Recent studies have highlighted the importance of serum HBV DNA levels in determining the risk of complications and the requirement for treatment. (6) The REVEAL study evaluated the correlation between serum HBV DNA levels and the risk of complications in an untreated Taiwanese population. This study revealed that, in patients aged >35–40 years, the risk of cirrhosis or hepatocellular carcinoma significantly increased with higher viral loads (>1,000 IU/mL or 5,260 copies/mL). (7) Persistently elevated serum HBV DNA levels were associated with the highest risk. This highlights the need for effective assessment of patients with CHB infection to determine which patients are appropriate for treatment.

Historically, ALT has been utilised to provide an indication of the level of hepatic damage and to thereby determine which patients are appropriate for therapy. However, studies have demonstrated that the normal range often quoted is too high to exclude clinically significant histology. The recommended upper limit of normal for ALT is now 30 IU/mL in men and 20 IU/mL in women. Furthermore, a normal ALT level cannot completely exclude significant liver damage as it is a marker of inflammation only and does not provide an indication of the degree of hepatic fibrosis. Consequently, patients should not be denied treatment solely on the basis of a normal ALT.

Specialist referral

The requirement for specialist referral is often determined by the severity of the disease and the comfort level of a physician in managing a patient with CHB infection. Patients at high risk of complications should be referred to a gastroenterologist or hepatologist with an interest in CHB infection. This group includes those with high serum HBV DNA and ALT levels, patients who have been treated previously, patients who fail to respond to current therapy, and those requiring a liver biopsy. General Practitioners opting to manage a patient within their own clinic should undertake regular monitoring. To learn about monitoring patients who do not currently require therapy, click here.

Monitoring patients who do not currently require therapy

It is vitally important to monitor patients who are not currently eligible for therapy, even those classed as "inactive carriers". CHB infection is a dynamic disease and patients may switch between phases at any time. In addition, a significant degree of hepatic inflammation and fibrosis may occur before any signs or symptoms of liver damage are present.

In patients not currently requiring treatment, serum HBV DNA and ALT should be performed at 3–6 monthly intervals.

On-treatment monitoring

It is important to monitor a patient’s response to therapy. This can identify those who have responded and no longer require treatment, those who have not responded adequately, and those who had an initial response which is now declining. (8)

Lack of response to therapy can be divided into primary and secondary treatment failures. In primary treatment failure, the patient fails to exhibit a drop of at least 2 log10 IU/mL in HBV DNA levels by six months after commencing therapy. This is most commonly associated with poor compliance. In secondary treatment failure, there is an initial response to therapy followed by an increase in viral load of ≥1 log10 IU/mL from nadir value.

Secondary treatment failure can be due to a number of factors, including lack of compliance, but the possibility of antiviral resistance should be considered. This is extremely important as the development of resistance to an agent leads to a reduction in its efficacy and affects clinical outcomes. In a minority of cases, acute flares of hepatitis occur and these can be life-threatening in patients with advanced disease.

Figure 4Antiviral resistance occurs due to mutations in the HBV polymerase allowing the virus to escape inhibition by the nucleoside or nucleotide analogue. Viral breakthrough is defined as a ≥1 log10 IU/mL rebound in HBV DNA from the nadir on-treatment level. This is followed by biochemical breakthrough – a rise in ALT level from its nadir (see Figure 4). It is important to identify resistance to an agent as early as possible (at viral breakthrough), as intervention (switching or adding an alternative agent) is more effective before the viral load returns to pre-treatment levels. Viral resistance can be diagnosed using genotypic testing which identifies mutations in the HBV genome. This is important as the pattern of mutations affects future management choices.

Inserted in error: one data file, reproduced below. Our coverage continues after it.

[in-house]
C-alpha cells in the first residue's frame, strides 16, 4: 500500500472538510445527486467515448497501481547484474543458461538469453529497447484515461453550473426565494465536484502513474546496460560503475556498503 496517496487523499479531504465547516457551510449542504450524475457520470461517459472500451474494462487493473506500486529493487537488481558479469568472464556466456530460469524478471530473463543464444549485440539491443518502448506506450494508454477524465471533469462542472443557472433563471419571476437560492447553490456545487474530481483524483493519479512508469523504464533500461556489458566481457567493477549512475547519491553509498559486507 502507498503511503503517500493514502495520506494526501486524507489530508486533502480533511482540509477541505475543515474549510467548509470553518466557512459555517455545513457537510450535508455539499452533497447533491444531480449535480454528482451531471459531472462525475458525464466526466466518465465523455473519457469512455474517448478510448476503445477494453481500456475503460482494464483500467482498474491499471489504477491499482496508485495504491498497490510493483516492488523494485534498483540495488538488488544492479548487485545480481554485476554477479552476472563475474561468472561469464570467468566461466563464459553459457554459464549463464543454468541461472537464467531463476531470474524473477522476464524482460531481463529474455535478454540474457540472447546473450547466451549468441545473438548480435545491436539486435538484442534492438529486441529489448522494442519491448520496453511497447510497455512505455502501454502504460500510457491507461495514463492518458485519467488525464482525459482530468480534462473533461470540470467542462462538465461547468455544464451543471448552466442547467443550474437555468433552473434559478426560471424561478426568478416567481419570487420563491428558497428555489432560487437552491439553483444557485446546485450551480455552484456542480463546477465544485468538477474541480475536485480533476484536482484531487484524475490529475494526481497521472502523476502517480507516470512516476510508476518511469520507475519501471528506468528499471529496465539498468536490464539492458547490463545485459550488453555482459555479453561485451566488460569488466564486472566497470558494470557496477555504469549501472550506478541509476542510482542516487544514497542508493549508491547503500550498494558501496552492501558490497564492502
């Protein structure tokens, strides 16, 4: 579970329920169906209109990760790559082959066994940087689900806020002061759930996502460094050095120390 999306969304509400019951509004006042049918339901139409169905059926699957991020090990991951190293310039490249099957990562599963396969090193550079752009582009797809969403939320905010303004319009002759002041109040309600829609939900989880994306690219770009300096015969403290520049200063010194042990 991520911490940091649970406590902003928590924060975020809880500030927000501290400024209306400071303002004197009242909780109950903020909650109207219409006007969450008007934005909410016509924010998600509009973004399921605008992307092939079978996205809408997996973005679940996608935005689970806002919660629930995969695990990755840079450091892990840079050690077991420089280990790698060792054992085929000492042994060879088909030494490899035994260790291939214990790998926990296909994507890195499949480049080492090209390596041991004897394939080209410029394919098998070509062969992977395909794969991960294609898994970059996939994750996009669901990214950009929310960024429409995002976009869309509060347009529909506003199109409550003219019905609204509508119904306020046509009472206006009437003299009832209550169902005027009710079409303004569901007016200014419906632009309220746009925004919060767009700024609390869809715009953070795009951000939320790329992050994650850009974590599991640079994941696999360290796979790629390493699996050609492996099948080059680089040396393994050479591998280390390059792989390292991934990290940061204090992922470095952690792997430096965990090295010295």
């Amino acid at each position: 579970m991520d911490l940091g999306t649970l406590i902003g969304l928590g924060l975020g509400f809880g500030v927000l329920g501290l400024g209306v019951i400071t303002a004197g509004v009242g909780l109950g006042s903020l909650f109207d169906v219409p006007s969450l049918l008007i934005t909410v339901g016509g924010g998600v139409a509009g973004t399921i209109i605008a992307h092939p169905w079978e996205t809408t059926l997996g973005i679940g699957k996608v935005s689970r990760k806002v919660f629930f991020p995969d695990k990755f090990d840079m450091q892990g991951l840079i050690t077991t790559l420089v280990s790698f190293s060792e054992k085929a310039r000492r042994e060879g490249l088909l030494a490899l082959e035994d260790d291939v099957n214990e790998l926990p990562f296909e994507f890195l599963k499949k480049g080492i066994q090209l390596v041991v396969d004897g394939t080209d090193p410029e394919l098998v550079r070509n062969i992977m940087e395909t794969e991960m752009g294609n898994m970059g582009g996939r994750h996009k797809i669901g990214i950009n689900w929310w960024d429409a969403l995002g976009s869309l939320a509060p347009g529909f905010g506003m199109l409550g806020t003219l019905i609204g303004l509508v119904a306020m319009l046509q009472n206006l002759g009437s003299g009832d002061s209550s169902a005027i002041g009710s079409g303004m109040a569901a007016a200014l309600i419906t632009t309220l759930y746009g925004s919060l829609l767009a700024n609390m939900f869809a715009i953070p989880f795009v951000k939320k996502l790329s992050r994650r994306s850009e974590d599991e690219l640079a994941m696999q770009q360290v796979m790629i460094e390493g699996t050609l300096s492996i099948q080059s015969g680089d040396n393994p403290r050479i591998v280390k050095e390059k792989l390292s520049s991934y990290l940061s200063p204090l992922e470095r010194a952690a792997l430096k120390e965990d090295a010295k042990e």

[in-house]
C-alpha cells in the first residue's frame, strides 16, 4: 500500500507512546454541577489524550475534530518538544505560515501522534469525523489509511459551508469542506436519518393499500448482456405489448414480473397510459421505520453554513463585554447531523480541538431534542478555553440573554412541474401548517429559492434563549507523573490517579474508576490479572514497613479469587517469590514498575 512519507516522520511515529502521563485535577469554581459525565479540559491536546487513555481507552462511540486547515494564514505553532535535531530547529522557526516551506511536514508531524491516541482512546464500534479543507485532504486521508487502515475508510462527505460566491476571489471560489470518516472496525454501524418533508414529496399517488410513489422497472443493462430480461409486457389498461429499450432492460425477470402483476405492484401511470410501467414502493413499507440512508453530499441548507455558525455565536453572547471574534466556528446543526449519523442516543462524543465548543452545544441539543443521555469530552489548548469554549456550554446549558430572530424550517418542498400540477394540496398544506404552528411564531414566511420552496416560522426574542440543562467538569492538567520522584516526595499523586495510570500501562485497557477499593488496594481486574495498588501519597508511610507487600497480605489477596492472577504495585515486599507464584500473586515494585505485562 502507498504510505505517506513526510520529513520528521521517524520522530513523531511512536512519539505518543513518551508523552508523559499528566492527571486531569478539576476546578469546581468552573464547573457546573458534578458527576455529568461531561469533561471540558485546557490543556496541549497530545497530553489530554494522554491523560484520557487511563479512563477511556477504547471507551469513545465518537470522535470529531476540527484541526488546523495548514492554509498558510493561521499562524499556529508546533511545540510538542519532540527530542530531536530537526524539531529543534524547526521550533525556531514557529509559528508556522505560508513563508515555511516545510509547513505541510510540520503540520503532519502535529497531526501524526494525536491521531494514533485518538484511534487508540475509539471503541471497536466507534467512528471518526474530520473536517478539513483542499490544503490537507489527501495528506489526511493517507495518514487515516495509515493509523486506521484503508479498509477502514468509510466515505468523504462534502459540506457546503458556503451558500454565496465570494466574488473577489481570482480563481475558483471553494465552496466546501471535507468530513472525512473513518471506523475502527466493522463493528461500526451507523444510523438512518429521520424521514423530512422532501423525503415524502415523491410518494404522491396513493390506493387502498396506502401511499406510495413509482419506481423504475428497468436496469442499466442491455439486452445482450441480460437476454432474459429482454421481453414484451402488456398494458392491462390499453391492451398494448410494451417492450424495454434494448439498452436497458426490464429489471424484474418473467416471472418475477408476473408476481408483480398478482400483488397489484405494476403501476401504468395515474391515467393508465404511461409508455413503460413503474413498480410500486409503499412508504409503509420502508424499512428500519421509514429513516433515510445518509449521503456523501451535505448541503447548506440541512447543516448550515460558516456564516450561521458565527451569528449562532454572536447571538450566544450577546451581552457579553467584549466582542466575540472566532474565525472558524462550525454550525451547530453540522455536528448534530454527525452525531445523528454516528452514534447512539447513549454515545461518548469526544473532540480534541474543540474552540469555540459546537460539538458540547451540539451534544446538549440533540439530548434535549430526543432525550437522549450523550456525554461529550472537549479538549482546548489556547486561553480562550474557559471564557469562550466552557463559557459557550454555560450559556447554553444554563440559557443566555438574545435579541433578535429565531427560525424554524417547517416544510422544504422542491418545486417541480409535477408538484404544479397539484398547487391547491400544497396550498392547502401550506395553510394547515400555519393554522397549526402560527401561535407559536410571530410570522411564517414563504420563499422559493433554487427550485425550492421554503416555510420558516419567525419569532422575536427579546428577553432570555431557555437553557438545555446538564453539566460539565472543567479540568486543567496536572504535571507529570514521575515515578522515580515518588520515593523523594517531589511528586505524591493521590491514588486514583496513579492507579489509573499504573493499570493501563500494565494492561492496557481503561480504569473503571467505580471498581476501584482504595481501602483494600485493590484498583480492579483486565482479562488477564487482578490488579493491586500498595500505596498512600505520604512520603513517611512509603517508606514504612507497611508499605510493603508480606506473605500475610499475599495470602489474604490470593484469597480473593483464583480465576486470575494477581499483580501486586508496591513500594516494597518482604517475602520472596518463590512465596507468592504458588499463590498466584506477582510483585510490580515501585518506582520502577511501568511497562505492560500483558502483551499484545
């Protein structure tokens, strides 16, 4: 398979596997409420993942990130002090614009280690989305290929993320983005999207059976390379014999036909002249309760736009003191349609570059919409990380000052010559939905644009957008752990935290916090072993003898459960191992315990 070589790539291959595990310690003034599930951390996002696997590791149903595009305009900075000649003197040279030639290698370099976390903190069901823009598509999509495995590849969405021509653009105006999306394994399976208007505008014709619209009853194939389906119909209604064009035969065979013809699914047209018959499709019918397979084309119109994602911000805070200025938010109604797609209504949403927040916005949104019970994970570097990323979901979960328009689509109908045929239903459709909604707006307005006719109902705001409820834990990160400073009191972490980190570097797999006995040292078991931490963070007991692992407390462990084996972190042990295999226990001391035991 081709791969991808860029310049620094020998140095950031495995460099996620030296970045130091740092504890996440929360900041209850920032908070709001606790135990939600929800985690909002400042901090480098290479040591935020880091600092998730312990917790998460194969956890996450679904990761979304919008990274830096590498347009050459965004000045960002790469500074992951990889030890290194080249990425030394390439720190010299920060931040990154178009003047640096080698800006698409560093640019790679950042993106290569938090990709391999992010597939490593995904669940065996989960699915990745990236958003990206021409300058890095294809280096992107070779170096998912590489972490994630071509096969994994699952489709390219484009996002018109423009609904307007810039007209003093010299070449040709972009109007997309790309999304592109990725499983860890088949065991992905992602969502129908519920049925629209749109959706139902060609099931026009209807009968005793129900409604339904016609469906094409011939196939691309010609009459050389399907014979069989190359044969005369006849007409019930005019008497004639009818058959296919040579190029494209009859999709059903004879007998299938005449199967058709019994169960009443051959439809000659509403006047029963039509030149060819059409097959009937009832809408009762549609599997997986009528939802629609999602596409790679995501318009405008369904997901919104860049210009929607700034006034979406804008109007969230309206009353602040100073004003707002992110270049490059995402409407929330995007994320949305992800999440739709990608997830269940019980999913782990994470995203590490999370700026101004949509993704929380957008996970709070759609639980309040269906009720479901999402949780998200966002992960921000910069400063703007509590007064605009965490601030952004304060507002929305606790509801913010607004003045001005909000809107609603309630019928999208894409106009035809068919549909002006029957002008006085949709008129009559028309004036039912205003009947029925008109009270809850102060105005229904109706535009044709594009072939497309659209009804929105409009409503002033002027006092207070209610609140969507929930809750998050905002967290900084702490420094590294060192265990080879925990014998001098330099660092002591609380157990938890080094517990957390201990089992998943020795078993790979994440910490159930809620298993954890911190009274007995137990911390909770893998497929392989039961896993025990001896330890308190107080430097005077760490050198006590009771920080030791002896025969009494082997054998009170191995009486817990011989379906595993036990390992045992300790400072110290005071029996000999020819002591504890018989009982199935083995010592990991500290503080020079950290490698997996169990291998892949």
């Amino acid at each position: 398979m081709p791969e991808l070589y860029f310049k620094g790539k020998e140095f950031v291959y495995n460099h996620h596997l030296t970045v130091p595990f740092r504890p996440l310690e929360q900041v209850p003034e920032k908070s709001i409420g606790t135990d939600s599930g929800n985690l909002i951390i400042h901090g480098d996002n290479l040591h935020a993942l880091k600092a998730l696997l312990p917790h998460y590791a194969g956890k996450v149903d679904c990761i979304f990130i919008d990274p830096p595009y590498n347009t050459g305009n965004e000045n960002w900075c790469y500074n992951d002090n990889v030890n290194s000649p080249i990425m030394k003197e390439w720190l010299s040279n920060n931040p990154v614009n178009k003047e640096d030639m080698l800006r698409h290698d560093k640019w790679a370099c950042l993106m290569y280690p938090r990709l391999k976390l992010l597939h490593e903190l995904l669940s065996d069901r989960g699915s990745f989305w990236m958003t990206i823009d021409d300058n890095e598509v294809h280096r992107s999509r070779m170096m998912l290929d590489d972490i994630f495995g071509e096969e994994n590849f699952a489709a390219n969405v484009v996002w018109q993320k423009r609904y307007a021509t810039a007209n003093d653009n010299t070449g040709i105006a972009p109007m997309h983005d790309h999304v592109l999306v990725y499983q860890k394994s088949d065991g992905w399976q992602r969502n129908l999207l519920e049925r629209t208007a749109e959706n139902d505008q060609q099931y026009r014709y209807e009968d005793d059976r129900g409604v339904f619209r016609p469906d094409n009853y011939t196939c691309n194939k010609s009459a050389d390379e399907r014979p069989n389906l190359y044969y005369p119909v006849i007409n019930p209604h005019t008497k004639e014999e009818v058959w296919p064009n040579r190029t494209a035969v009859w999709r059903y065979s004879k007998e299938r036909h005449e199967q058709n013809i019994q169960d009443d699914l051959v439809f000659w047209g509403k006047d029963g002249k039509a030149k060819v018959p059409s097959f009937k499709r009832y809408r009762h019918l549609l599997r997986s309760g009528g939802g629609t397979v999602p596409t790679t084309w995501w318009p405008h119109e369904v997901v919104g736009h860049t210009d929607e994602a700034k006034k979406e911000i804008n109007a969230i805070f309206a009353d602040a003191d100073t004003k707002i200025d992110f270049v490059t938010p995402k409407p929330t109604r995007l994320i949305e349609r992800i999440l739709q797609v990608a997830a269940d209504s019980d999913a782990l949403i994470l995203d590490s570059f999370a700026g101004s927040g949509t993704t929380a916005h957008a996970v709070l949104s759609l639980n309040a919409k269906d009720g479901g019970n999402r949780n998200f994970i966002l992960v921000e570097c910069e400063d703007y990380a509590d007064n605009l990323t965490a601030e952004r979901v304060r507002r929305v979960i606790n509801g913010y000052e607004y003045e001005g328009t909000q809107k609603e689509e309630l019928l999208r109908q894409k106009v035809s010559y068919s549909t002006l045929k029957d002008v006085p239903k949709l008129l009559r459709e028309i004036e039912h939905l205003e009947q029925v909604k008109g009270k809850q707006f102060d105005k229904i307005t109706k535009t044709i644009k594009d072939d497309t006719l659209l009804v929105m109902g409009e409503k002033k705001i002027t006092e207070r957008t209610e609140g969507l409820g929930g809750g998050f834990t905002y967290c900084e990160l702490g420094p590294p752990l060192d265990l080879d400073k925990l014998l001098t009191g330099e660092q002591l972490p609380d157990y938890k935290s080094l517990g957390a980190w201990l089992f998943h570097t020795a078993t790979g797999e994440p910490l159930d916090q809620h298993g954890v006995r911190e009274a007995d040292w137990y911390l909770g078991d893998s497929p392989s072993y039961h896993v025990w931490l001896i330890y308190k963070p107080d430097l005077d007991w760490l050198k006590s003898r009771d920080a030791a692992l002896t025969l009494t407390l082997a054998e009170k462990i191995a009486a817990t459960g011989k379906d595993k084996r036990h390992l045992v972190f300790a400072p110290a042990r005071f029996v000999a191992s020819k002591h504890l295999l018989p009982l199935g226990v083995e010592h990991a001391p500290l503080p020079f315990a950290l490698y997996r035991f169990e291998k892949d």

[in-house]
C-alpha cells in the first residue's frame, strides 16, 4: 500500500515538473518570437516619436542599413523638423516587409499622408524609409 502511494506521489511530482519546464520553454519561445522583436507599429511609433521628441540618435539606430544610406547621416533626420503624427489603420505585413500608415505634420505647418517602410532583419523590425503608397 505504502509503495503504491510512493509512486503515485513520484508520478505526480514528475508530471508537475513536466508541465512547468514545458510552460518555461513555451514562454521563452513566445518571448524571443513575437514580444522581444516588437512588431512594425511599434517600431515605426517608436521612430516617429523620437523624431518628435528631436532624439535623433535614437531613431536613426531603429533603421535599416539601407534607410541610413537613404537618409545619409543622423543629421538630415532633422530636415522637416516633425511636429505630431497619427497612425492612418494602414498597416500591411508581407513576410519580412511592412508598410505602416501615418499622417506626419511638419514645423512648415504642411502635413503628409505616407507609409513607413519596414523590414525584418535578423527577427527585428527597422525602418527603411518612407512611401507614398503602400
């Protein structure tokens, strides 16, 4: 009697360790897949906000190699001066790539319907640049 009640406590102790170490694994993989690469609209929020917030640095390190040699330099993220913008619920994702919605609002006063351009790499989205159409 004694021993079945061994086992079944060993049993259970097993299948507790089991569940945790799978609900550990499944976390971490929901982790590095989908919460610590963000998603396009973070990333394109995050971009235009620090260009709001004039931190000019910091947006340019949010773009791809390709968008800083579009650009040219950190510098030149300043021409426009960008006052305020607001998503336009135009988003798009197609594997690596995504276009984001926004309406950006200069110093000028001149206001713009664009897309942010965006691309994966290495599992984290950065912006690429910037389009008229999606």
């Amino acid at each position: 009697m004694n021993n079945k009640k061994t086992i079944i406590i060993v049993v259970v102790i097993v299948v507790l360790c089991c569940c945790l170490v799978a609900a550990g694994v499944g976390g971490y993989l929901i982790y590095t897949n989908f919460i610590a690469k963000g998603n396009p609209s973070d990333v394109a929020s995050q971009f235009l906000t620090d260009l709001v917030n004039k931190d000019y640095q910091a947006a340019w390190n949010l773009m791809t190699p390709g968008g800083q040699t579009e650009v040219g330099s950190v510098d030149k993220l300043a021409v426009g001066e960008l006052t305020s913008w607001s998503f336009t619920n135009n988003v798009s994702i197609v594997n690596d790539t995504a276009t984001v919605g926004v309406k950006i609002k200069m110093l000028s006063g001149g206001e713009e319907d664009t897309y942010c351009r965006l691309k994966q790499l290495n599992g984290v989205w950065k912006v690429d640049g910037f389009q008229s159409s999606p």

Cross-resistance can occur between the available oral anti-HBV agents based on their structure. Cross-resistance can occur between the Lnucleoside analogues, lamivudine, entecavir, and telbivudine. Adefovir and tenofovir may be appropriate choices in patients with resistance to an L-nucleoside analogue. Patients with suspected antiviral resistance should be referred for specialist assessment.

Summary

Chronic hepatitis B infection remains an important public health issue. It is associated with a significant risk of cirrhosis, end-stage liver disease, and hepatocellular carcinoma. Despite the introduction of vaccination programs, the overall number of infected individuals in Canada is increasing due to immigration from endemic areas. It is important that at-risk individuals and, when appropriate, their families, are screened for HBV. Newly diagnosed individuals should be carefully assessed to determine their disease phase and the need for treatment. Infected patients, both those receiving treatment and those not currently receiving treatment, should be monitored regularly.

Effective screening, monitoring and referral practices are vital to identify and treat those with chronic hepatitis B infection, with the aim of reducing the morbidity and mortality associated with this disease.

Further reading

  1. CDC. Screening for chronic hepatitis B among Asian/Pacific Islander populations – New York City, 2005. MMWR Weekly 2006; 55(18): 505–9.
  2. Yim HJ, Lok AS. Natural history of chronic hepatitis B infection: What we knew in 1981 and what we know in 2005. Hepatology 2006; 43(2 Suppl. 1): S173–81.
  3. Prati D, Taioli E, Zanella A, et al. Updated definitions of healthy ranges for serum alanine aminotransferase levels. Ann Intern Med 2002; 137(1): 1–10.
  4. Lok AS, McMahon BJ. Chronic hepatitis B. Hepatology 2007; 45(2): 507–39. Erratum in Hepatology 2007; 45(6):1347.
  5. Chen CJ, Yang HI, Su J, et al. Risk of hepatocellular carcinoma across a biological gradient of serum hepatitis B virus. JAMA 2006; 295(1): 65–73.
  6. Sherman M, Shafran S, Burak K, et al. Risk of hepatocellular carcinoma across a biological gradient of serum hepatitis B virus DNA level. Can J Gastroenterol 2007; 21(Suppl. C): 5C–24C.
  7. Iloeje UH, Yang HI, Su J, et al. Predicting cirrhosis risk based on the level of circulating hepatitis B viral load. Gastroenterology 2006; 130(3): 989–91.
  8. Liaw YF, Sung JJ, Chow WC, et al. Lamivudine for patients with chronic hepatitis B and advanced liver disease. N Engl J Med 2004; 351(15): 1521–31.